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Notice

Dealers in Securities Futures Contracts; Request for Comments

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Information about this document as published in the Federal Register.

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AGENCY:

Internal Revenue Service (IRS), Treasury.

ACTION:

Notice of solicitation of comments.

SUMMARY:

The IRS and Treasury Department are soliciting comments on the criteria that should be used to determine whether a taxpayer is a dealer in securities futures contracts (or options on such contracts) for purposes of section 1256 of the Internal Revenue Code.

DATES:

Written and electronic comments are requested on or before May 7, 2001.

ADDRESSES:

Send submissions to: CC:M&SP:RU (BPG-132413-00), room 5226, Internal Revenue Service, POB 7604, Ben Franklin Station, Washington, DC 20044. Submissions may be hand delivered between the hours of 8 a.m. and 5 p.m. to: CC:M&SP:RU (BPG-132413-00), Courier's Desk, Internal Revenue Service, 1111 Constitution Avenue NW., Washington, DC. Alternatively, taxpayers may submit comments electronically via the Internet by submitting comments directly to the IRS Internet site at http://www.irs.gov/​tax_​regs/​regslist.html.

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FOR FURTHER INFORMATION CONTACT:

Concerning the notice, Patrick E. White Start Printed Page 13837(202) 622-3920; concerning submission and delivery of comments, Treena Garrett, (202) 622-7180 (not toll-free numbers).

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SUPPLEMENTARY INFORMATION:

Background

The Commodities Futures Modernization Act of 2000, enacted as part of the Consolidated Appropriations Act, 2001 (Public Law 106-554, 114 Stat. 2763), authorizes the trading of securities futures contracts, a new type of derivative financial product. Another portion of the same enactment—the Community Renewal Tax Relief Act of 2000 (the Act)—prescribes the tax treatment of these financial products. In general, gain or loss is recognized on securities futures contracts upon disposition, and the character of such gain or loss is determined by newly enacted section 1234B.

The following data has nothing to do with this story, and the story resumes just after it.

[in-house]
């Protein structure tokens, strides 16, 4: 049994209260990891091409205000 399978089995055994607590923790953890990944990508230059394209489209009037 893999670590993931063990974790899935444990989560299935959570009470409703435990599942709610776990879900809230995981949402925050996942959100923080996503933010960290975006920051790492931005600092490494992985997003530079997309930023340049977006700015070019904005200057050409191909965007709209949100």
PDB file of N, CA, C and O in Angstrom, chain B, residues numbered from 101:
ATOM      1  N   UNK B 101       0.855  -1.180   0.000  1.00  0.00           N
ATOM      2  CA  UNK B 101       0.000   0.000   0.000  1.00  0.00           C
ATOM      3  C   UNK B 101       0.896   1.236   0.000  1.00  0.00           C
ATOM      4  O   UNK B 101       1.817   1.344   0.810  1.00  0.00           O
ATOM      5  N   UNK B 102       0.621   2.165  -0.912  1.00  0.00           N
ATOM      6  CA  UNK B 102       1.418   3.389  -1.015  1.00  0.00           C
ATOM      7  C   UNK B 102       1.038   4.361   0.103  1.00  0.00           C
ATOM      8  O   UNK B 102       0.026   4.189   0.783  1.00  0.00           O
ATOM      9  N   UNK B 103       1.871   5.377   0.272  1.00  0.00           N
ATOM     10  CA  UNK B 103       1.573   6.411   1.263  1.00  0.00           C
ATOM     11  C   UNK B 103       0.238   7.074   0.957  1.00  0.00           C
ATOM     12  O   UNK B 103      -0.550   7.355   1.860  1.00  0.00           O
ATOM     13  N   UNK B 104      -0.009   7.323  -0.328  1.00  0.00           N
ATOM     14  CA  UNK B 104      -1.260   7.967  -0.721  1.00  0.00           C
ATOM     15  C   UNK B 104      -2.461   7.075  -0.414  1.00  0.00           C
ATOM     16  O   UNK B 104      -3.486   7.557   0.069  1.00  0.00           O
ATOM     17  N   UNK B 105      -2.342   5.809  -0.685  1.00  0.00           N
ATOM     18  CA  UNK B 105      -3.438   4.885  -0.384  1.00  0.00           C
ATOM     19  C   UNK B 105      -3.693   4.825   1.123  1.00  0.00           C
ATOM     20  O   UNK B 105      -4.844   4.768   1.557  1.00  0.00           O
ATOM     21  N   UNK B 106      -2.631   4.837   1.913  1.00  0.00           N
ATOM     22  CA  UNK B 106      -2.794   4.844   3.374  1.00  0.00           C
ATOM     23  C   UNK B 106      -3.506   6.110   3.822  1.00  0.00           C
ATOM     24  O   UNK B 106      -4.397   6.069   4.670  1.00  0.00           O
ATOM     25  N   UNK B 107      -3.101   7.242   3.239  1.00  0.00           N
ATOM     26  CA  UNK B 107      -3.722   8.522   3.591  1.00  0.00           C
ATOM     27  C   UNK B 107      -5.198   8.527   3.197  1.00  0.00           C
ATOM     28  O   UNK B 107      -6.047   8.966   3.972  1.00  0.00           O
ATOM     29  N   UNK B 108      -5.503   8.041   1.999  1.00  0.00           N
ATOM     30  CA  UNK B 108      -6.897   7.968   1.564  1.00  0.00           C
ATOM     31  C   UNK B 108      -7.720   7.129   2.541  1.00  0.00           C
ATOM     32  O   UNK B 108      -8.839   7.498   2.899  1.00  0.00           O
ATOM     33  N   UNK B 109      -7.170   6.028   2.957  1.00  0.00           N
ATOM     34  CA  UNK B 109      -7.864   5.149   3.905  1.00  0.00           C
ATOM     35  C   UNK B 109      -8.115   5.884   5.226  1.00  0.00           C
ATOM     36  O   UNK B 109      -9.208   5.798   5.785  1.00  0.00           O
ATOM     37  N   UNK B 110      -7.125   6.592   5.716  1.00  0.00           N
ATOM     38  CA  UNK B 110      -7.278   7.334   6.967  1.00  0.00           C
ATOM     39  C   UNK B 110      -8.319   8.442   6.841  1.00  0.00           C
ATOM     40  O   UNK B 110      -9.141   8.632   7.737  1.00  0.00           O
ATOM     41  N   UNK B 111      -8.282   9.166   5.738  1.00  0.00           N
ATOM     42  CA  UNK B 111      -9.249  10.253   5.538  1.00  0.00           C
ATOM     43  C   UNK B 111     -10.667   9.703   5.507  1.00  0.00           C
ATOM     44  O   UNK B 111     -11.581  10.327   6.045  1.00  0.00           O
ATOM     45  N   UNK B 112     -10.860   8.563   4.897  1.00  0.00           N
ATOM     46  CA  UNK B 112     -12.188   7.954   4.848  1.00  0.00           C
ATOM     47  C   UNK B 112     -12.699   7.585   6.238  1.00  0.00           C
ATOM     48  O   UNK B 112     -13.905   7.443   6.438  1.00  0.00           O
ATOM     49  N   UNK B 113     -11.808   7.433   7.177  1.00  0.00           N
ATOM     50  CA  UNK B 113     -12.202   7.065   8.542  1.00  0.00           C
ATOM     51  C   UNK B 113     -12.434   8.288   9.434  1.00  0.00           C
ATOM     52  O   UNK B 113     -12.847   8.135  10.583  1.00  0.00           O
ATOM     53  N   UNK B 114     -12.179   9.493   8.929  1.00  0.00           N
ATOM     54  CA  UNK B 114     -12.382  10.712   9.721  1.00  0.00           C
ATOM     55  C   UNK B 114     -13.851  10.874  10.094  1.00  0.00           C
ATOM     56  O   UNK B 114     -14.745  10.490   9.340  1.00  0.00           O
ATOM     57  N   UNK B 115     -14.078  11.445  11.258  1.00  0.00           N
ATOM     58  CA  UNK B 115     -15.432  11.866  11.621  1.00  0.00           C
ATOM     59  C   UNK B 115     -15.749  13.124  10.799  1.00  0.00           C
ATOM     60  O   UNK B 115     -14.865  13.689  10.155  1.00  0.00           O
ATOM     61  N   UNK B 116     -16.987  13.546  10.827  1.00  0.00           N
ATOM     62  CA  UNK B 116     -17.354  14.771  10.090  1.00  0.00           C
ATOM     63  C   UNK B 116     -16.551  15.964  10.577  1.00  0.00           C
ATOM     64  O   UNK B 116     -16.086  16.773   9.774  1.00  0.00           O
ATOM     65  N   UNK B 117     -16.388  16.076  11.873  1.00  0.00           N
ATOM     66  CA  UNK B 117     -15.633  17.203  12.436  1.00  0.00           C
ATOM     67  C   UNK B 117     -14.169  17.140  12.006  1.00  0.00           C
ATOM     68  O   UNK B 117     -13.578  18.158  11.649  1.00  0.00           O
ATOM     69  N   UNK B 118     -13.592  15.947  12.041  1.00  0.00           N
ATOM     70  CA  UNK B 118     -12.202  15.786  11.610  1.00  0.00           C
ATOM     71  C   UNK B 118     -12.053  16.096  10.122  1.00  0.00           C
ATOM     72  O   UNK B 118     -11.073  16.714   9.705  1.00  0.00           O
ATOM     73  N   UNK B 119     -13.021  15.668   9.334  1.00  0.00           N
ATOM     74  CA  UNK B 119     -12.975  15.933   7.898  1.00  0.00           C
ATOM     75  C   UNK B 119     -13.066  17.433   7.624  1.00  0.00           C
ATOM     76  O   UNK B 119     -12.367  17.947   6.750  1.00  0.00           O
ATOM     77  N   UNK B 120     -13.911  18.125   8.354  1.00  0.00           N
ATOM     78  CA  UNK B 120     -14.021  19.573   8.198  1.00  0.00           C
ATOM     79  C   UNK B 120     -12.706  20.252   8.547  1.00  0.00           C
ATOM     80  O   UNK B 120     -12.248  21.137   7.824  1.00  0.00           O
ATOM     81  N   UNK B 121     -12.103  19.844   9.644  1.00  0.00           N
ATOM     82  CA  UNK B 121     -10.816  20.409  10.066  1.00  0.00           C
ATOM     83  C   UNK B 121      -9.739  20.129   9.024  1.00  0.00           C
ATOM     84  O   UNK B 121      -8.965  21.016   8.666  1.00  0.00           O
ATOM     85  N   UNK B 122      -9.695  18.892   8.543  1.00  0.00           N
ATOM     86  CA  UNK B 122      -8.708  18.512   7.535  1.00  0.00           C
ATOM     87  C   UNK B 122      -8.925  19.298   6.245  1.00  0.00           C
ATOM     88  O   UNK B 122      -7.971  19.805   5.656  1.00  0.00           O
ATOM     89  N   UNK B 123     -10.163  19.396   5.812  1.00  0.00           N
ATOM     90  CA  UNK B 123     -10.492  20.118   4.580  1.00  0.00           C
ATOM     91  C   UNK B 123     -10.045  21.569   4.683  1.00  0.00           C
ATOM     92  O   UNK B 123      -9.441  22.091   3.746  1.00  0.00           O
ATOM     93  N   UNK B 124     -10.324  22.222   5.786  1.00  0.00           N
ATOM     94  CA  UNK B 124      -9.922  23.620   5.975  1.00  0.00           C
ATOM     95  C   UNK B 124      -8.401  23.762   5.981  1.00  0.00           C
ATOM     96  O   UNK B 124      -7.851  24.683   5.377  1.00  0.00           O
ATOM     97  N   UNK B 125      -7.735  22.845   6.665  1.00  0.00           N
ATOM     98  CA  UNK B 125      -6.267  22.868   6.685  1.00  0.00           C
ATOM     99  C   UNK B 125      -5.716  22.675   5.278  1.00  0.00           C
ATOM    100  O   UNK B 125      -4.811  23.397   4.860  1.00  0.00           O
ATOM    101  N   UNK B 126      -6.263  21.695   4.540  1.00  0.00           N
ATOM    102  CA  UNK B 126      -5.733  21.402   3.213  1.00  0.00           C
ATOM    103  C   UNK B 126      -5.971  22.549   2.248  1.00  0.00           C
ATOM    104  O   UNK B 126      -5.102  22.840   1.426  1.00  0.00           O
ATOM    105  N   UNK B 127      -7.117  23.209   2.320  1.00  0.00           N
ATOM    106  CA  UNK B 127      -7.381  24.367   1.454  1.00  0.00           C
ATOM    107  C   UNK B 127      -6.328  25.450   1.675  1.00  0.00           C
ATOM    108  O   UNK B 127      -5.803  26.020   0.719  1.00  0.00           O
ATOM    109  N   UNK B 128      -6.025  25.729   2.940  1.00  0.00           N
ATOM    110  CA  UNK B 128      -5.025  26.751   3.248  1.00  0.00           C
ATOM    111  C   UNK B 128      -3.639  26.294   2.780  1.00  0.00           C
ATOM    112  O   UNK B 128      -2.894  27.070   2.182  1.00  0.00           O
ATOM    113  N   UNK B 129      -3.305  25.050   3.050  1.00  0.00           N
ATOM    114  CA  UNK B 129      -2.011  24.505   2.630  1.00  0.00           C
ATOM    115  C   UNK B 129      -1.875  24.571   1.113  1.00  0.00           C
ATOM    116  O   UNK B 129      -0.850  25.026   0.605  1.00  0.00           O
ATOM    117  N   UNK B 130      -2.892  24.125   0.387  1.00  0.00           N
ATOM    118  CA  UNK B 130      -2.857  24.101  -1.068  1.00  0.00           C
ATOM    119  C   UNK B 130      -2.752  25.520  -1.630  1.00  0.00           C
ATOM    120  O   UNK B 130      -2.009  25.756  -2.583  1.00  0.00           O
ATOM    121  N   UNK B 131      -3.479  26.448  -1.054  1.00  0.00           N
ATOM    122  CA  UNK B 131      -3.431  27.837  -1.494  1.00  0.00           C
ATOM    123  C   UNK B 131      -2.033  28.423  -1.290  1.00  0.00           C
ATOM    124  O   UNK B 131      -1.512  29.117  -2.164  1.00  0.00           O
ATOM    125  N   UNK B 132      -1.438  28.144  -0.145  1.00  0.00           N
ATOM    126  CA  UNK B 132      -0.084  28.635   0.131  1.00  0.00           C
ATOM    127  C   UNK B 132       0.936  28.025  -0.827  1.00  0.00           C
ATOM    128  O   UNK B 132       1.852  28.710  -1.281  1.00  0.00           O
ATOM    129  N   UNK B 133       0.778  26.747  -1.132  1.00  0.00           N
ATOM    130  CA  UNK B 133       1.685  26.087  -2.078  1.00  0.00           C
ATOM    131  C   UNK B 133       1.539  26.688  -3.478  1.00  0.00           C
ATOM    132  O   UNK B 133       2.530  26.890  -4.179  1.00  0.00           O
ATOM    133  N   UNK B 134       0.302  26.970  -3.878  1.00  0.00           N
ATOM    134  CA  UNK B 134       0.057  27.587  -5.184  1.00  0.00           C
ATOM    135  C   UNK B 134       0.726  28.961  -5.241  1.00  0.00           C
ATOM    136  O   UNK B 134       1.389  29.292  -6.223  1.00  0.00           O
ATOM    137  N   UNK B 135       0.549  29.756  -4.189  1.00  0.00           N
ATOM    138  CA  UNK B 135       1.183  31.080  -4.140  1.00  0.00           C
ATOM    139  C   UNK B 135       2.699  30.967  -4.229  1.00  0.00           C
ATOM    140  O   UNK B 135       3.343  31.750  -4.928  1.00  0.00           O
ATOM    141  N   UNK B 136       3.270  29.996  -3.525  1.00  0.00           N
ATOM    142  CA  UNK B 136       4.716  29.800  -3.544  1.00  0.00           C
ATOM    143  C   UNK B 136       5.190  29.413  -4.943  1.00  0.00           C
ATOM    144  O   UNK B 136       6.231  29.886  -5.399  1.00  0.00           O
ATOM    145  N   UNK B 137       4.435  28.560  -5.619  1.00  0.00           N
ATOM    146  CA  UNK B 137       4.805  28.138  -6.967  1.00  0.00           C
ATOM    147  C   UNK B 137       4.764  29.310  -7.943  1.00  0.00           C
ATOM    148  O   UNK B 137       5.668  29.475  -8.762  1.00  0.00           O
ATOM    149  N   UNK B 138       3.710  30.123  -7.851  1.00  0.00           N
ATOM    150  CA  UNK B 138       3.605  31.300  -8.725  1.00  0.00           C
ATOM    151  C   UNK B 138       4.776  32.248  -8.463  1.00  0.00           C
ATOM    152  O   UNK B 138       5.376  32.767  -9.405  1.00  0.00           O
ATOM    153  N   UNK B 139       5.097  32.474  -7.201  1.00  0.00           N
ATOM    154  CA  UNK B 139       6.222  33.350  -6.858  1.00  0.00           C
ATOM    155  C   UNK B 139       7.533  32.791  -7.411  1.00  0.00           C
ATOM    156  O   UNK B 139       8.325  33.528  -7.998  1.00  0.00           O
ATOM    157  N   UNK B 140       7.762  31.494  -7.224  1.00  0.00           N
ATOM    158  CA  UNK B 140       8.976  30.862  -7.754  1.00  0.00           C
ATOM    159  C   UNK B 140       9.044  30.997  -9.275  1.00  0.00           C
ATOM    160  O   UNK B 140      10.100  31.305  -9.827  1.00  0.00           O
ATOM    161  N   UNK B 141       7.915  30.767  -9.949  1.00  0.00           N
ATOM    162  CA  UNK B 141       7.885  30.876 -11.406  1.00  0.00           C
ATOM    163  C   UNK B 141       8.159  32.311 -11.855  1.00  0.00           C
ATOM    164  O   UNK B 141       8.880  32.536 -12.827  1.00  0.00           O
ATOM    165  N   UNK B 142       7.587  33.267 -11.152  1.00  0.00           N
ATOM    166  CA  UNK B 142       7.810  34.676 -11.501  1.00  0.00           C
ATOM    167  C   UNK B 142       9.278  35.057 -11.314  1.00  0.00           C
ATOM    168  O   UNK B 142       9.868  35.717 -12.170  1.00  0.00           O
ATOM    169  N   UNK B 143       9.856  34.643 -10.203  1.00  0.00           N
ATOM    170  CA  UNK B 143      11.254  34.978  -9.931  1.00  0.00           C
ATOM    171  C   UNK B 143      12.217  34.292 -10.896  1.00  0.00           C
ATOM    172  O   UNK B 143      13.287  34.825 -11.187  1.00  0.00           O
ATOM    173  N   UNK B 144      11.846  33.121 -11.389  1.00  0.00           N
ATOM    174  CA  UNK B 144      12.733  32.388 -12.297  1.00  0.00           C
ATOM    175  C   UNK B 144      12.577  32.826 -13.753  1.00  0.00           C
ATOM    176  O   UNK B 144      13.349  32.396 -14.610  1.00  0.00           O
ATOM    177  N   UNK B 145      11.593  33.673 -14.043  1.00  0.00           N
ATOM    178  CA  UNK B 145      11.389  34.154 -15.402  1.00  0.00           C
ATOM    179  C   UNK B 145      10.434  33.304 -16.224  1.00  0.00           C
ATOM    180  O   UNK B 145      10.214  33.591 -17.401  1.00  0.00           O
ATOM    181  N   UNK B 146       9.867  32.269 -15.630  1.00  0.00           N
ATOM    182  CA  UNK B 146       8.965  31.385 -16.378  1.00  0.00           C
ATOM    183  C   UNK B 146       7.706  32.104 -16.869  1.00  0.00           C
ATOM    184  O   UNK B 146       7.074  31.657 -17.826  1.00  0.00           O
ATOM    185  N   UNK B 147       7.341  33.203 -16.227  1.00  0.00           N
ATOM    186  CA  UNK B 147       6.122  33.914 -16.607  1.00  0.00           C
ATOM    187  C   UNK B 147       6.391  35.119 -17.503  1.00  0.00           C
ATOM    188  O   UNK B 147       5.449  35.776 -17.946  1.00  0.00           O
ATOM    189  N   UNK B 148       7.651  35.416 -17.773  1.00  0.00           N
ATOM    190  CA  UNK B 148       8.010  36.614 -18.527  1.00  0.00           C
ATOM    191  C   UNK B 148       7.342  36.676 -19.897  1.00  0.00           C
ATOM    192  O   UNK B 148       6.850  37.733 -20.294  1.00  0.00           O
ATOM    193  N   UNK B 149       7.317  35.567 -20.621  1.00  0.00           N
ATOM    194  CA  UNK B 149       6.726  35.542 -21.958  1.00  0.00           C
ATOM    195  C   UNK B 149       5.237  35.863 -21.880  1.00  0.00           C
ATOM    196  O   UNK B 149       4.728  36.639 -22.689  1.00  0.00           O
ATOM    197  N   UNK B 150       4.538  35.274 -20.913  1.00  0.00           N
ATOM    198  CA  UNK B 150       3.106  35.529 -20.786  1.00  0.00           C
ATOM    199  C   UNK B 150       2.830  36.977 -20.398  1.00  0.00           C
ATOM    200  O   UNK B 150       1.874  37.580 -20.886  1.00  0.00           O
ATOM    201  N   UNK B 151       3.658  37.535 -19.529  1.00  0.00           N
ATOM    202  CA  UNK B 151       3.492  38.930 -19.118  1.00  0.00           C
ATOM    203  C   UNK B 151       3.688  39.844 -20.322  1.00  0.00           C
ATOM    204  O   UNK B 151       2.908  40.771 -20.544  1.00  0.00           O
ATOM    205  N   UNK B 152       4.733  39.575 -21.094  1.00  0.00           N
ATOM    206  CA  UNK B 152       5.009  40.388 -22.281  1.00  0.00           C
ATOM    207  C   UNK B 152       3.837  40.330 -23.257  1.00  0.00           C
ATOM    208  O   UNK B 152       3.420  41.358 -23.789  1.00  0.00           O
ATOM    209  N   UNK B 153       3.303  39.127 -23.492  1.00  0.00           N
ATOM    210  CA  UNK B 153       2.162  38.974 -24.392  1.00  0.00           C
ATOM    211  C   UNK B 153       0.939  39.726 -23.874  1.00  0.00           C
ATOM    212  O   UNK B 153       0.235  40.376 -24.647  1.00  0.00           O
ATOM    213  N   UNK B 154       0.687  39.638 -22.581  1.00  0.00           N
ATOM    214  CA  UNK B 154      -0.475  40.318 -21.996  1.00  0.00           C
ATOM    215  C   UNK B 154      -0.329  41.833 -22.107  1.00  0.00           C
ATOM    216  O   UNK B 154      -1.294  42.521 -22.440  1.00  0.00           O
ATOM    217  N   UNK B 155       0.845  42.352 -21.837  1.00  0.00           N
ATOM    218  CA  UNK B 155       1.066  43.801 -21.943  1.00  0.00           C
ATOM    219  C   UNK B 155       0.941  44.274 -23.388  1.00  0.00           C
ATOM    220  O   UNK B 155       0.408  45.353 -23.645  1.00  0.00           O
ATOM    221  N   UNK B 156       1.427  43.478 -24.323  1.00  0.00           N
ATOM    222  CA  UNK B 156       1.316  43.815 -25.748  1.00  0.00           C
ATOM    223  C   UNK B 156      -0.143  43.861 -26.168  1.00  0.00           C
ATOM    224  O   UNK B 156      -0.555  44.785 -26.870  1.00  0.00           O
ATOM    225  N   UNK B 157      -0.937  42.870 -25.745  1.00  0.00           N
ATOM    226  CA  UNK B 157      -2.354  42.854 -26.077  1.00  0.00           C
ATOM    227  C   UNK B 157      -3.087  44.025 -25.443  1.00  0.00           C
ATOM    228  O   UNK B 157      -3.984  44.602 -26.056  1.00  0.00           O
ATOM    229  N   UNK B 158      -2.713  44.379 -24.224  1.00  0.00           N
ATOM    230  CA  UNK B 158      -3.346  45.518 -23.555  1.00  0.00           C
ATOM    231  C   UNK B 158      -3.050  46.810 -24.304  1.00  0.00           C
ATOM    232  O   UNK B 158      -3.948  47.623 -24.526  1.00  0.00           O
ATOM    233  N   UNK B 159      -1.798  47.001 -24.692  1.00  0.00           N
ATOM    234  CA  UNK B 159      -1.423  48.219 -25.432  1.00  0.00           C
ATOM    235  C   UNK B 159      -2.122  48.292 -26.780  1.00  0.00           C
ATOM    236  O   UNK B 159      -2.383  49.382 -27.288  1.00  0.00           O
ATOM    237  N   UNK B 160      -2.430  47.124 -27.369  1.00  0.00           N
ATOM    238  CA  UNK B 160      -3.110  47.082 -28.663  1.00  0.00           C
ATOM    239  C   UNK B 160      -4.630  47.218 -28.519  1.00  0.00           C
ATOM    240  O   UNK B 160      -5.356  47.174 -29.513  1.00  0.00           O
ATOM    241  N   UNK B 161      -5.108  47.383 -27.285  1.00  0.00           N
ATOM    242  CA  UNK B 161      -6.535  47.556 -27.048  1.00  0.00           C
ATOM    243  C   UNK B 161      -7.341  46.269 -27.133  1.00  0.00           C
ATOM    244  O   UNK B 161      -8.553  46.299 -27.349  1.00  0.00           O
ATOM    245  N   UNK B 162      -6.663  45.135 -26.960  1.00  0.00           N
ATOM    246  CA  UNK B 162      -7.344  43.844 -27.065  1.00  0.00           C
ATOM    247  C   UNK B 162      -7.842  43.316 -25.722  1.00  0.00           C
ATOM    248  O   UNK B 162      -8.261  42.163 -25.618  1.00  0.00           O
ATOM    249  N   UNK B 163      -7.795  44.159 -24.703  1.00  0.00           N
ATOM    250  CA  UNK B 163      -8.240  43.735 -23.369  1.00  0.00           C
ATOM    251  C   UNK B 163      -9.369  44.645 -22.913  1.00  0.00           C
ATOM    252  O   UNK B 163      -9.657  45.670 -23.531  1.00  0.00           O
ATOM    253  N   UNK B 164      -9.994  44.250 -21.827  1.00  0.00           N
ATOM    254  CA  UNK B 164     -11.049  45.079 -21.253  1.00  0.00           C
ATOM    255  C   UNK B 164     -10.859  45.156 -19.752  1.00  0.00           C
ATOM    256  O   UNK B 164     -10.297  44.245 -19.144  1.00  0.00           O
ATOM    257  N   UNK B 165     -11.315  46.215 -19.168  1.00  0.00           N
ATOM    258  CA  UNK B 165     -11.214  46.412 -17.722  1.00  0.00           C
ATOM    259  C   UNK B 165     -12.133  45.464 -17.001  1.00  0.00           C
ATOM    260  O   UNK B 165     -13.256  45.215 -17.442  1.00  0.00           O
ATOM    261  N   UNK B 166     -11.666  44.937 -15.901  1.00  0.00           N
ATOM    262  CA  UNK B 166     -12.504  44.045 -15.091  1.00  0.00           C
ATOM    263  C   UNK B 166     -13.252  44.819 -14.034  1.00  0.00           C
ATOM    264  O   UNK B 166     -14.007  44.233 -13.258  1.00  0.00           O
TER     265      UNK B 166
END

The timing and character of gains and losses on dealer securities futures contracts, however, is determined by section 1256. Thus, dealer securities futures contracts are subject to mark-to-market treatment, and capital gains or losses are treated as 60 percent long-term capital gain or loss and 40 percent short-term capital gain or loss. Section 1256(g)(9) defines dealer securities futures contracts as securities futures contracts (and options on such contracts) that are traded on a qualified board or exchange and are entered into by a dealer in the normal course of the dealer's business of dealing in such contracts or options. For this purpose, a person is a dealer in securities futures contracts or options on such contracts if the Secretary of the Treasury determines that the person performs functions with respect to such contracts or options similar to the functions performed with respect to stock options by persons registered with a national securities exchange as a market maker or specialist in listed options. The Act requires the Secretary of the Treasury or his delegate to make this determination no later than July 1, 2001.

The legislative history of the Act states the following with respect to the determination process: